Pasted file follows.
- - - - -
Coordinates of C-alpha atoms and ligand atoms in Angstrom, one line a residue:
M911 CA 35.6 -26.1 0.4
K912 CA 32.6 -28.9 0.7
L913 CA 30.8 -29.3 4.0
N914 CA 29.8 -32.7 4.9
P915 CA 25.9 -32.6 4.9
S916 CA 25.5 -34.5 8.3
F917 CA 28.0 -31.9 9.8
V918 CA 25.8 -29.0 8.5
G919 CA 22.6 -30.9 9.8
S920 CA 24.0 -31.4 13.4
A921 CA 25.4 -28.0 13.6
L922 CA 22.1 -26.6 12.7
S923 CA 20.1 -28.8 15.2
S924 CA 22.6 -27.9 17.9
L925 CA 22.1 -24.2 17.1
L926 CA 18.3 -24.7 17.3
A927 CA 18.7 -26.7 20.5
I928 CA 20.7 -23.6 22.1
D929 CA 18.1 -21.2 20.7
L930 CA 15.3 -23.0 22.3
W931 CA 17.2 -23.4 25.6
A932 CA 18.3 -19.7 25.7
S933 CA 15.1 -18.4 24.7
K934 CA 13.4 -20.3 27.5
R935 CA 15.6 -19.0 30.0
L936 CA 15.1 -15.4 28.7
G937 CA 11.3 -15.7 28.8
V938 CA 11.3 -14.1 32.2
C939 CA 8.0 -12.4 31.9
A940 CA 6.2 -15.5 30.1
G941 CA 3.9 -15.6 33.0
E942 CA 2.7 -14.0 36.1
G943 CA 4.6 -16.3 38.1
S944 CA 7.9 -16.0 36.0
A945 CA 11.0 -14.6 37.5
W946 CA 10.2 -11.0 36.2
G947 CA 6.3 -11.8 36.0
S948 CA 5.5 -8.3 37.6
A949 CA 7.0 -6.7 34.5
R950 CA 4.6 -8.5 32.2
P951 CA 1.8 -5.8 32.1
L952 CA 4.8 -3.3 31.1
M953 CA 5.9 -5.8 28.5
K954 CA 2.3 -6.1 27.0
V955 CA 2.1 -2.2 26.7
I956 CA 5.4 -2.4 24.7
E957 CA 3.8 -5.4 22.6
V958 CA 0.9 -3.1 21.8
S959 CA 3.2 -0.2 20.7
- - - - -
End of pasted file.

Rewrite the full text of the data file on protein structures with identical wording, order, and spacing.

Coordinates of C-alpha atoms and ligand atoms in Angstrom, one line a residue:
M911 CA 35.6 -26.1 0.4
K912 CA 32.6 -28.9 0.7
L913 CA 30.8 -29.3 4.0
N914 CA 29.8 -32.7 4.9
P915 CA 25.9 -32.6 4.9
S916 CA 25.5 -34.5 8.3
F917 CA 28.0 -31.9 9.8
V918 CA 25.8 -29.0 8.5
G919 CA 22.6 -30.9 9.8
S920 CA 24.0 -31.4 13.4
A921 CA 25.4 -28.0 13.6
L922 CA 22.1 -26.6 12.7
S923 CA 20.1 -28.8 15.2
S924 CA 22.6 -27.9 17.9
L925 CA 22.1 -24.2 17.1
L926 CA 18.3 -24.7 17.3
A927 CA 18.7 -26.7 20.5
I928 CA 20.7 -23.6 22.1
D929 CA 18.1 -21.2 20.7
L930 CA 15.3 -23.0 22.3
W931 CA 17.2 -23.4 25.6
A932 CA 18.3 -19.7 25.7
S933 CA 15.1 -18.4 24.7
K934 CA 13.4 -20.3 27.5
R935 CA 15.6 -19.0 30.0
L936 CA 15.1 -15.4 28.7
G937 CA 11.3 -15.7 28.8
V938 CA 11.3 -14.1 32.2
C939 CA 8.0 -12.4 31.9
A940 CA 6.2 -15.5 30.1
G941 CA 3.9 -15.6 33.0
E942 CA 2.7 -14.0 36.1
G943 CA 4.6 -16.3 38.1
S944 CA 7.9 -16.0 36.0
A945 CA 11.0 -14.6 37.5
W946 CA 10.2 -11.0 36.2
G947 CA 6.3 -11.8 36.0
S948 CA 5.5 -8.3 37.6
A949 CA 7.0 -6.7 34.5
R950 CA 4.6 -8.5 32.2
P951 CA 1.8 -5.8 32.1
L952 CA 4.8 -3.3 31.1
M953 CA 5.9 -5.8 28.5
K954 CA 2.3 -6.1 27.0
V955 CA 2.1 -2.2 26.7
I956 CA 5.4 -2.4 24.7
E957 CA 3.8 -5.4 22.6
V958 CA 0.9 -3.1 21.8
S959 CA 3.2 -0.2 20.7